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Energy industry takes aim at US coast

Oil, gas companies seek offshore drilling

WASHINGTON -- Oil and gas companies, closer than ever to drilling in an Alaskan wildlife refuge, want to explore another frontier: America's coastlines.

The Atlantic and Pacific coasts and the eastern Gulf of Mexico are protected by a federal ban on new oil and natural gas extraction. But with rising worry about US dependence on fuel imports and soaring prices, energy producers feel they now have a unique opportunity to relax or eliminate the restrictions.

''Part of the solution has to be opening more access," whether it's off the coast of California or the Carolinas, said Duane Radtke, head of the natural gas production unit at Dominion Resources Inc. of Richmond, Va.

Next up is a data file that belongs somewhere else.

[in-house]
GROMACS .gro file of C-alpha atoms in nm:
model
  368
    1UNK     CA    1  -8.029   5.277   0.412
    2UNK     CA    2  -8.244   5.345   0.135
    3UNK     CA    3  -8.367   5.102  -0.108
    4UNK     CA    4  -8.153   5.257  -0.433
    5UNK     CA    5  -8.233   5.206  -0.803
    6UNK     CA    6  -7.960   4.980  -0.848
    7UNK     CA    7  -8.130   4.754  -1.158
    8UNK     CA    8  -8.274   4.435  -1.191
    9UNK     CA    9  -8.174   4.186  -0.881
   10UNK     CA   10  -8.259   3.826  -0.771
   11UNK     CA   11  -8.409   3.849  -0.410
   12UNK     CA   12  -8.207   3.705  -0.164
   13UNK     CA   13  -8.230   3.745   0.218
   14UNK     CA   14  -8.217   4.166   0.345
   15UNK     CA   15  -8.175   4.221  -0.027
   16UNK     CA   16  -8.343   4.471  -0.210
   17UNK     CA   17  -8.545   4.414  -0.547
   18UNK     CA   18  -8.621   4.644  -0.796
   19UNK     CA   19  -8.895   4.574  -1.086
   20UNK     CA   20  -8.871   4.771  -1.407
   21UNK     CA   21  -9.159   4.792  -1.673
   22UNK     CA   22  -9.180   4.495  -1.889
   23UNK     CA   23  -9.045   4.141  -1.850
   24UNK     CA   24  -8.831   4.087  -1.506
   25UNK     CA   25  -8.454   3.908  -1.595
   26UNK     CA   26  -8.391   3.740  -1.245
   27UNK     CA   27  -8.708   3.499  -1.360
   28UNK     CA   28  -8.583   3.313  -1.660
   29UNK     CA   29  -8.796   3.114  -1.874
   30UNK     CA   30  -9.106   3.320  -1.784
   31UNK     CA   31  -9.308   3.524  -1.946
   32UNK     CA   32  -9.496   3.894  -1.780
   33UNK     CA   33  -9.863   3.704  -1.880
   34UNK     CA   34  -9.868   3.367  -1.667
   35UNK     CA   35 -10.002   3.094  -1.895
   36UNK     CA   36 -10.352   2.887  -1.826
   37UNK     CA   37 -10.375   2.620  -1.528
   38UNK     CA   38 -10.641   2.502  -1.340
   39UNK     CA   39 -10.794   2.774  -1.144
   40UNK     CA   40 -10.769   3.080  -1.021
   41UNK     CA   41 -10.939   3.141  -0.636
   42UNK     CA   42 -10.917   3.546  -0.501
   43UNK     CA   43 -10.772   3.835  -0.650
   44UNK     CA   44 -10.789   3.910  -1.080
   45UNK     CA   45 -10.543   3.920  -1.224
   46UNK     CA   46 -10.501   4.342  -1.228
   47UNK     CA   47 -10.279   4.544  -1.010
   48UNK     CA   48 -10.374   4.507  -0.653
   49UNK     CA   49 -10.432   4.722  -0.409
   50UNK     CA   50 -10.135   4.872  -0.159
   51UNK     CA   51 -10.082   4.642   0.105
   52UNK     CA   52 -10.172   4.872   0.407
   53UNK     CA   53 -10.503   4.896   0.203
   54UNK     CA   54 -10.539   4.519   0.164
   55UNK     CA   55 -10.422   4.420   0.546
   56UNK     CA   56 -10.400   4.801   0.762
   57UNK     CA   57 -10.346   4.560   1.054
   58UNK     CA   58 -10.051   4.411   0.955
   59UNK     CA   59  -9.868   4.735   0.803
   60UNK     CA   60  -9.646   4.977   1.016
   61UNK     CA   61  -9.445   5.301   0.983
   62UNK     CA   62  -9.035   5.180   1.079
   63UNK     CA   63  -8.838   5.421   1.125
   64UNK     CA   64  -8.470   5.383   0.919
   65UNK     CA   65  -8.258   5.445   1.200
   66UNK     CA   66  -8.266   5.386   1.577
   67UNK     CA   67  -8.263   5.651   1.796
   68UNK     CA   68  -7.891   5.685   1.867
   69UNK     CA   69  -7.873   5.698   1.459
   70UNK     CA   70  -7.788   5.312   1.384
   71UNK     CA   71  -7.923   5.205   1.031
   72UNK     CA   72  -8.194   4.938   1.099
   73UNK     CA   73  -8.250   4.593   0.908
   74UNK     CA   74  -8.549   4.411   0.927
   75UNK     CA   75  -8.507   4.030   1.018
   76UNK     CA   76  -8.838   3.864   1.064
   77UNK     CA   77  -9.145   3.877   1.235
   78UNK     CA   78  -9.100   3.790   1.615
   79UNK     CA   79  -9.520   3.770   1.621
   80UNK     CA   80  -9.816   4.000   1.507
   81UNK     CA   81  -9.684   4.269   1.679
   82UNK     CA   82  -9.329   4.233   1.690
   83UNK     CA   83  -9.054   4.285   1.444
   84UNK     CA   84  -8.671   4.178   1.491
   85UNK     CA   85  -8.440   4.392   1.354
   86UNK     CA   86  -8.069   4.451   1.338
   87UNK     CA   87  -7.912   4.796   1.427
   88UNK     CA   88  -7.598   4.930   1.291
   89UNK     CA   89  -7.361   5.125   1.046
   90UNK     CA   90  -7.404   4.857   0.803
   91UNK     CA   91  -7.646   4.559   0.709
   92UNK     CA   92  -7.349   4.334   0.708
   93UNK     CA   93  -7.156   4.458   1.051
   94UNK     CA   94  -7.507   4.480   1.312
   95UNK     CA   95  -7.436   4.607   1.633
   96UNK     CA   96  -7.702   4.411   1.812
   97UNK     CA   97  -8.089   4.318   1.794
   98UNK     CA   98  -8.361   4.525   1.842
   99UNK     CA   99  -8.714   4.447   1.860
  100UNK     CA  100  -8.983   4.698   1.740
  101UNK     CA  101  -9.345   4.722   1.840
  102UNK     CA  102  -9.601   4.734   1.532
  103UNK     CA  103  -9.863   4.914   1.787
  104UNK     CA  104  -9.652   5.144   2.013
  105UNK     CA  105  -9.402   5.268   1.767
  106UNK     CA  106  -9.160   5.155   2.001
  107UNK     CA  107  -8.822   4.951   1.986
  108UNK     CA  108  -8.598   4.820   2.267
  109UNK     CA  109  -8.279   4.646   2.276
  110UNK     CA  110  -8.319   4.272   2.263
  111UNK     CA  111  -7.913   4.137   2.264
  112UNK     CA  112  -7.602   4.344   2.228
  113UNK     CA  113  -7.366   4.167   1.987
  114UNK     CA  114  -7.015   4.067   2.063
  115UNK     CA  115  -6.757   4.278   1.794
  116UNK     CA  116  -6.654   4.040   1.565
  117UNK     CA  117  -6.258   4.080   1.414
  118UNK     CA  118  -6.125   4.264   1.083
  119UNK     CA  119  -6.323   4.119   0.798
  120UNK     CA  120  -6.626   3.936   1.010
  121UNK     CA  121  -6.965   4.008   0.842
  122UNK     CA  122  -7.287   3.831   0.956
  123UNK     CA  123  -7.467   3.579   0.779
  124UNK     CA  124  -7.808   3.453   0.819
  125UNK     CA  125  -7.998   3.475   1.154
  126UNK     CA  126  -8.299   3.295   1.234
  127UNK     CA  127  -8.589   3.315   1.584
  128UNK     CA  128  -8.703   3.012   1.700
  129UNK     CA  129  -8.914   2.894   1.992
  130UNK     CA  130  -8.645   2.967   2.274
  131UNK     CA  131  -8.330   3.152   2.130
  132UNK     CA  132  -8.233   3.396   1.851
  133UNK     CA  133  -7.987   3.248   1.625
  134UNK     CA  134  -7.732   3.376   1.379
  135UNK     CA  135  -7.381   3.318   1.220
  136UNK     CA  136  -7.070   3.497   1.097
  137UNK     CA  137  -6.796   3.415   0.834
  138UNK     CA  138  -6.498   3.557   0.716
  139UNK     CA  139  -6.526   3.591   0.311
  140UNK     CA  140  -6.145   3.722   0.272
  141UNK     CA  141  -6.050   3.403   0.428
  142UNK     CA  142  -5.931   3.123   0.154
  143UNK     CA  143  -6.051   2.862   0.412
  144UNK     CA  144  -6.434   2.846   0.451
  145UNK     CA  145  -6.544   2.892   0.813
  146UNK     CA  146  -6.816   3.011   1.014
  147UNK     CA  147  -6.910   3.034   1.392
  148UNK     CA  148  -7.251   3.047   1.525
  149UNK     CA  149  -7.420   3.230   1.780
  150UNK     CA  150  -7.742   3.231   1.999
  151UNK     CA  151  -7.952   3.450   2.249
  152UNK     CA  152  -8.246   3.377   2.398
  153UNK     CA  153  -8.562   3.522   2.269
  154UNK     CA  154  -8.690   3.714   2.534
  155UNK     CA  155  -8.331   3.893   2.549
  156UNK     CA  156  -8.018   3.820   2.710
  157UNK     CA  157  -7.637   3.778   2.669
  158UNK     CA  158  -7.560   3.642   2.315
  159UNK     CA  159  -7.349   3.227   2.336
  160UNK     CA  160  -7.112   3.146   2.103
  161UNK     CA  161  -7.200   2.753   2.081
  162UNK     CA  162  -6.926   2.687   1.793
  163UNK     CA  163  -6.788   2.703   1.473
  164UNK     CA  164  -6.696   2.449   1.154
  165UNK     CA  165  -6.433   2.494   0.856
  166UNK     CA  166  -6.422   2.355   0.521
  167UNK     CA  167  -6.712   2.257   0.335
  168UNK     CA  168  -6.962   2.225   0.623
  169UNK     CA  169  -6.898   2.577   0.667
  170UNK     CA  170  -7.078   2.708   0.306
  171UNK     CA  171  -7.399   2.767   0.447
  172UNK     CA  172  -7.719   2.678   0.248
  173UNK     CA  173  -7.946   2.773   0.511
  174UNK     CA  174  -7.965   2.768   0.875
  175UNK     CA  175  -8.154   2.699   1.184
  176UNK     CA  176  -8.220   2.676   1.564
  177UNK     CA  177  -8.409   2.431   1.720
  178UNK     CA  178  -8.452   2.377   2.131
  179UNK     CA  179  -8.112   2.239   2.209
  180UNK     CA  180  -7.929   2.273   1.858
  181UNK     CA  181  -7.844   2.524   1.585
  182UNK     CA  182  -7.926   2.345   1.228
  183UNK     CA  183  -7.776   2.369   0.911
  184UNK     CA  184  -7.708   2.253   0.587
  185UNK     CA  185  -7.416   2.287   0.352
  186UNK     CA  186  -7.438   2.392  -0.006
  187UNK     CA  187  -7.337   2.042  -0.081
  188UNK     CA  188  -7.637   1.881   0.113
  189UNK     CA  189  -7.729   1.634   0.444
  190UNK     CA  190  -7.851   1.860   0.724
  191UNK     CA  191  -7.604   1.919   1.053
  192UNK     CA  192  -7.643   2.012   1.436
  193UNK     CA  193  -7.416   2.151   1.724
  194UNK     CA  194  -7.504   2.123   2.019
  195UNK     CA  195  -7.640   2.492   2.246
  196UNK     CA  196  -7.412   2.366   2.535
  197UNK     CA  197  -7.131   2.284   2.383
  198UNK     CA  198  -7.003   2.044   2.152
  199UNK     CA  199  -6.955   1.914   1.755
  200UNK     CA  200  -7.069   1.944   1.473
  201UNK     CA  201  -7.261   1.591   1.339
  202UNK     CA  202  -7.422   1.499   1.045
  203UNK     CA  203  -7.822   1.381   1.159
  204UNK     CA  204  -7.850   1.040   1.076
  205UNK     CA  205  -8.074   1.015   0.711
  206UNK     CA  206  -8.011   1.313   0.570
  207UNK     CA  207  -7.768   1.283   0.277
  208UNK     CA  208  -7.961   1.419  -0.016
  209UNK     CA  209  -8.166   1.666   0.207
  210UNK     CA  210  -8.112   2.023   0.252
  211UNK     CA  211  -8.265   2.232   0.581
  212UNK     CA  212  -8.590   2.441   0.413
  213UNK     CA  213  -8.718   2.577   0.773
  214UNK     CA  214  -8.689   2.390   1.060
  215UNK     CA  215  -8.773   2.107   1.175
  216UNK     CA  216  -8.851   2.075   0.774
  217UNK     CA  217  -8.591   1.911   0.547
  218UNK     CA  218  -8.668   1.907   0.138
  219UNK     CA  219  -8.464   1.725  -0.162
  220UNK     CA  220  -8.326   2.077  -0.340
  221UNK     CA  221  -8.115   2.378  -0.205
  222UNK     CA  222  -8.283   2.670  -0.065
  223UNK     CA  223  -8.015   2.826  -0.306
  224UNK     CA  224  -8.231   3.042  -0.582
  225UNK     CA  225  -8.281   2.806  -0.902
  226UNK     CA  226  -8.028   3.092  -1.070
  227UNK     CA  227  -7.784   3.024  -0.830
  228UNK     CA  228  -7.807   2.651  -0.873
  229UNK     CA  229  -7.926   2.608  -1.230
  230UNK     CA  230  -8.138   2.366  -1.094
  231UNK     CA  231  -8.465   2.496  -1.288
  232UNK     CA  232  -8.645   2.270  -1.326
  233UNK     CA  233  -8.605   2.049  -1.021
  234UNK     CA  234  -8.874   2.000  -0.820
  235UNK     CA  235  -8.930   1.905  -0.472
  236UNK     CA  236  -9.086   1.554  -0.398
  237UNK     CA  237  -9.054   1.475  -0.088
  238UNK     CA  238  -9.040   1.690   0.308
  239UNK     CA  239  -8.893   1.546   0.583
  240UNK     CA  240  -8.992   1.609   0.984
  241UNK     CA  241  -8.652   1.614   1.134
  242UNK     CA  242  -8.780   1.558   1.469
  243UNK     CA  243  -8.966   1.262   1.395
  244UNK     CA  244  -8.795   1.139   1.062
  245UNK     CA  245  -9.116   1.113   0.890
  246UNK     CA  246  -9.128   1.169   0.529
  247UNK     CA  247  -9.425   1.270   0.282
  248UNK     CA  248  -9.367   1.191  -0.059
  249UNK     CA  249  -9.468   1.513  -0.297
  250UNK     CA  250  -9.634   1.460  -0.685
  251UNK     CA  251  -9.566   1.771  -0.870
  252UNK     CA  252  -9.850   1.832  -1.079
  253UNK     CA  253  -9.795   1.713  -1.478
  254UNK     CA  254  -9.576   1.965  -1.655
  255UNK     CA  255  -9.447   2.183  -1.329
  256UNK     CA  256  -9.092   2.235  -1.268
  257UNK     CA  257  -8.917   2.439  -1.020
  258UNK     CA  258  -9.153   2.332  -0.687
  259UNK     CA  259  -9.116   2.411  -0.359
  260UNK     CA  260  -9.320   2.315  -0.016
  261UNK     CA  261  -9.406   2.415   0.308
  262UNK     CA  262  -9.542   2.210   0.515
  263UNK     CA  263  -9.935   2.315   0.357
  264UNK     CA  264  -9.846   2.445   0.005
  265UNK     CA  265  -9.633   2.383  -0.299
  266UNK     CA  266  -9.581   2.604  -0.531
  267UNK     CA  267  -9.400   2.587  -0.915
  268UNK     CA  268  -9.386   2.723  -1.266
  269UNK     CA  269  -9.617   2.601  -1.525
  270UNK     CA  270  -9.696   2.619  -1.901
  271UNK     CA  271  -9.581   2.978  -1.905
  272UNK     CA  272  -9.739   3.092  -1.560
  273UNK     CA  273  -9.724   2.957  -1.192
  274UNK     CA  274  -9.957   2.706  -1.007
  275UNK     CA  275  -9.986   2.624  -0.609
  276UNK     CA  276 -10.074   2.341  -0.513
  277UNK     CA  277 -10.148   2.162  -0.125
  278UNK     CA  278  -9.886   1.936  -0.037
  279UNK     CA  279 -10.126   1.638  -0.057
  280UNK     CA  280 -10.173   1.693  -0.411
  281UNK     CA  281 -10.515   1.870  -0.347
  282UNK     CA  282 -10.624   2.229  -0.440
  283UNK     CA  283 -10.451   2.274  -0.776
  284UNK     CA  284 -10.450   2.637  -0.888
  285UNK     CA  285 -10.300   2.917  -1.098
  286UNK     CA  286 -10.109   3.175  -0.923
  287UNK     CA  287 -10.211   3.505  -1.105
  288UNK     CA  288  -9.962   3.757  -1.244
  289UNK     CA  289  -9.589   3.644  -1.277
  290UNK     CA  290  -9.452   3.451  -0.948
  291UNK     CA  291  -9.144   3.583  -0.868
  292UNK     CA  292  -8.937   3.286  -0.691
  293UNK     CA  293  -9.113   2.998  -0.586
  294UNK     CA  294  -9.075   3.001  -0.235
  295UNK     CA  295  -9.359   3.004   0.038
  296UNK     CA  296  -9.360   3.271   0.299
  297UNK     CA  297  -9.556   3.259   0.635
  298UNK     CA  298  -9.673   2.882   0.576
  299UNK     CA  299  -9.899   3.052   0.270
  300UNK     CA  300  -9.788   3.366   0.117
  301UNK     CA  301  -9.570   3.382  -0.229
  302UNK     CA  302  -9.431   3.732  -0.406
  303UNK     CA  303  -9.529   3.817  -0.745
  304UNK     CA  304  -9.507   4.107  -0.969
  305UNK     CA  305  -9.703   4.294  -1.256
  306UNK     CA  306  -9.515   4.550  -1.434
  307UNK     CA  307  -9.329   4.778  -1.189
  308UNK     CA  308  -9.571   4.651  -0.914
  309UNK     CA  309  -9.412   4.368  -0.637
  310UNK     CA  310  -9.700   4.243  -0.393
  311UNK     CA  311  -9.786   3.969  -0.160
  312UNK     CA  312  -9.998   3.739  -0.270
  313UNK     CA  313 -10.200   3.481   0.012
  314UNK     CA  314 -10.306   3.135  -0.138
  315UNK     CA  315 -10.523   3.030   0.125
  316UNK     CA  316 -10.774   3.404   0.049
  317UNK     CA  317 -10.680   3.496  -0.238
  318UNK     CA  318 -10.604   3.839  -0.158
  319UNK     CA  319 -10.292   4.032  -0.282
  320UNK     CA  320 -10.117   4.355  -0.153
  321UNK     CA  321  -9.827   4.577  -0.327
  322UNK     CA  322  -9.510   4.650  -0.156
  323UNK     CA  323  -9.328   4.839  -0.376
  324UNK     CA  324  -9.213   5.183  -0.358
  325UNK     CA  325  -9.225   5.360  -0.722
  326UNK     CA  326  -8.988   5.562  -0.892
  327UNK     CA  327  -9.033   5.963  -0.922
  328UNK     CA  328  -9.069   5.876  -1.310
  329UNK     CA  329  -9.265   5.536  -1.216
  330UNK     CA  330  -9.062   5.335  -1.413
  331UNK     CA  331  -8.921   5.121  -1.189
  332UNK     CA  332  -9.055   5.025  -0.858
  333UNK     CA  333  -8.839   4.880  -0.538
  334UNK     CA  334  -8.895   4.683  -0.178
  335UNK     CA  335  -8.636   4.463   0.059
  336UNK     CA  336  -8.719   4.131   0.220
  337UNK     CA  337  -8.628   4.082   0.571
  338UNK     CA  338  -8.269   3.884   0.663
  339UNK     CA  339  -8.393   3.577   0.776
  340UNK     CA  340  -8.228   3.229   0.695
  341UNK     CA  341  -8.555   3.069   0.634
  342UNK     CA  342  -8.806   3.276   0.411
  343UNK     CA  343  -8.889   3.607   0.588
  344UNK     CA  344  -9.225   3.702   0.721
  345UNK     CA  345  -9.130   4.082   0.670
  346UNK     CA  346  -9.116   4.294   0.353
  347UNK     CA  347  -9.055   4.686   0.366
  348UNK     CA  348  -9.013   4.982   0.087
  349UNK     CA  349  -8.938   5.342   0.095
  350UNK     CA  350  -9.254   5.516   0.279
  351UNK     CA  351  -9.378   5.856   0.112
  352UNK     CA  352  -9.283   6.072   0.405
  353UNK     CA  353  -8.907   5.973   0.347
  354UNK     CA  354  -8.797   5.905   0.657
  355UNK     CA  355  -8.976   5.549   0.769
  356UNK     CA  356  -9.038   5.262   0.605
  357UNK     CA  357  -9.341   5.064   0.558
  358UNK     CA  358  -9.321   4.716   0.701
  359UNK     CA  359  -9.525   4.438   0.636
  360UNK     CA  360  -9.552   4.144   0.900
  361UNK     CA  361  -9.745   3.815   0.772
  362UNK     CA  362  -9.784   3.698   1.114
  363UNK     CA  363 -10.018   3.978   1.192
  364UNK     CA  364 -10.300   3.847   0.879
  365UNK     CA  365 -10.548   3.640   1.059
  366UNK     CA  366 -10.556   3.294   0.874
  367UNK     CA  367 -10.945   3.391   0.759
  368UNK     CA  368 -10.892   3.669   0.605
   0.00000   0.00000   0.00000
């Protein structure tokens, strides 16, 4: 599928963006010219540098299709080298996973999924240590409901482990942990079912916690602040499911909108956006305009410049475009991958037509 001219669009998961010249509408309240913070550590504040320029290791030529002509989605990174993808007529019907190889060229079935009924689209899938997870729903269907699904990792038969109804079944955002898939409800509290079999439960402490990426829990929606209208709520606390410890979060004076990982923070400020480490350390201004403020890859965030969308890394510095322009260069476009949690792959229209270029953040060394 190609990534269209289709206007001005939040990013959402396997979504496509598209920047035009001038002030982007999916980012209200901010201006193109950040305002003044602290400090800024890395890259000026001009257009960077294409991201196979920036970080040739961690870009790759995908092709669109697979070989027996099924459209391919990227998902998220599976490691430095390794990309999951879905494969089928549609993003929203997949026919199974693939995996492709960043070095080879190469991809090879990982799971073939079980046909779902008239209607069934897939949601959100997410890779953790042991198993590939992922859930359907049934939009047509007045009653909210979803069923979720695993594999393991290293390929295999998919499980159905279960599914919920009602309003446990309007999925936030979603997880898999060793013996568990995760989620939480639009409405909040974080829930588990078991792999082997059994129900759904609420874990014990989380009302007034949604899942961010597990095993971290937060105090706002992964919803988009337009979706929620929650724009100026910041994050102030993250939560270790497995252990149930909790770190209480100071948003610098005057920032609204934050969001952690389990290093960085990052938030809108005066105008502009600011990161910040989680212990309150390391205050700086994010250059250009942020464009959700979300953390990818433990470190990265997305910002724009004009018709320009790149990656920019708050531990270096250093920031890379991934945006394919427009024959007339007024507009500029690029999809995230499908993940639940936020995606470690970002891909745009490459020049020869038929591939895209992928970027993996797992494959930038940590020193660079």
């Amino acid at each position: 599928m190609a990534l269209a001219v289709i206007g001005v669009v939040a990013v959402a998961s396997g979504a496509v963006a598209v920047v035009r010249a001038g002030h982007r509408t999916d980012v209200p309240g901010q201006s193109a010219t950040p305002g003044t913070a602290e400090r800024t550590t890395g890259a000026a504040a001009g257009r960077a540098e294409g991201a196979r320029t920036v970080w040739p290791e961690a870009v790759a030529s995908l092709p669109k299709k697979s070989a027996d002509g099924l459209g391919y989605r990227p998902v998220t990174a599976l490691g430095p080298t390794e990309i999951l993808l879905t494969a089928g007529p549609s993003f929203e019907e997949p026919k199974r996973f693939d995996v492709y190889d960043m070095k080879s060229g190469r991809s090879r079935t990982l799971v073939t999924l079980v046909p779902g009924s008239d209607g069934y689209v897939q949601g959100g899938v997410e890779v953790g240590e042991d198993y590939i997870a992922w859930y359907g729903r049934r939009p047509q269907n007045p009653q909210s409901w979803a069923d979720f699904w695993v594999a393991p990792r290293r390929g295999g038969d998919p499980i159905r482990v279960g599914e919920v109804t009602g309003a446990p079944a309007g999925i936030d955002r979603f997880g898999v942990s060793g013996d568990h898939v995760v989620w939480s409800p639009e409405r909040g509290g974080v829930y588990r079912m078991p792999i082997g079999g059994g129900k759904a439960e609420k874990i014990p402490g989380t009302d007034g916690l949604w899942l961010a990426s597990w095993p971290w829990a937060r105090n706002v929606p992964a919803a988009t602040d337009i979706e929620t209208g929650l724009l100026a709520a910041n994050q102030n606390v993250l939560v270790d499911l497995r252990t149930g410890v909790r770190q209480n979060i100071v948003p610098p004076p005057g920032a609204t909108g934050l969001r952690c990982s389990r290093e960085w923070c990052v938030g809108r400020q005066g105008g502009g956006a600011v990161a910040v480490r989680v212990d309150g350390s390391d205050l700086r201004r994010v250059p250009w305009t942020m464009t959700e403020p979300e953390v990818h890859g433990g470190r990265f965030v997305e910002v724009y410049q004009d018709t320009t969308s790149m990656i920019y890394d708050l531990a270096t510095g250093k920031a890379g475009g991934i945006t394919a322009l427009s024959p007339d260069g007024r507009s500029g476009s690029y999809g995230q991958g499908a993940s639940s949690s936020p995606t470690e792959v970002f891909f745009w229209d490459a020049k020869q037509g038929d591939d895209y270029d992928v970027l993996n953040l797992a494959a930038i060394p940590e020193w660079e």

Environmentalists say the industry has been emboldened to seek offshore drilling because of last month's Senate vote to open the Arctic National Wildlife Refuge. Trade groups are lobbying legislators in individual states, where they believe the future decision-making power on offshore drilling belongs.

''The approach to individual states signals a new and more serious effort to try and open up some of these areas," said Lisa Speer, a New York-based senior policy analyst at the Natural Resources Defense Council.

Roughly 90 percent of America's coastal acreage is protected. Congress enacted the first ban on new offshore leases in 1981. There is a separate ban put in place by President George H.W. Bush in 1990 and extended by President Bill Clinton in 1998; it expires in 2012. About 16 billion barrels of oil and 78 trillion cubic feet of natural gas lie in offshore areas currently off-limits, according to government and industry statistics. That's enough oil to meet total US demand for more than two years and enough natural gas to supply the country for three and a half years.

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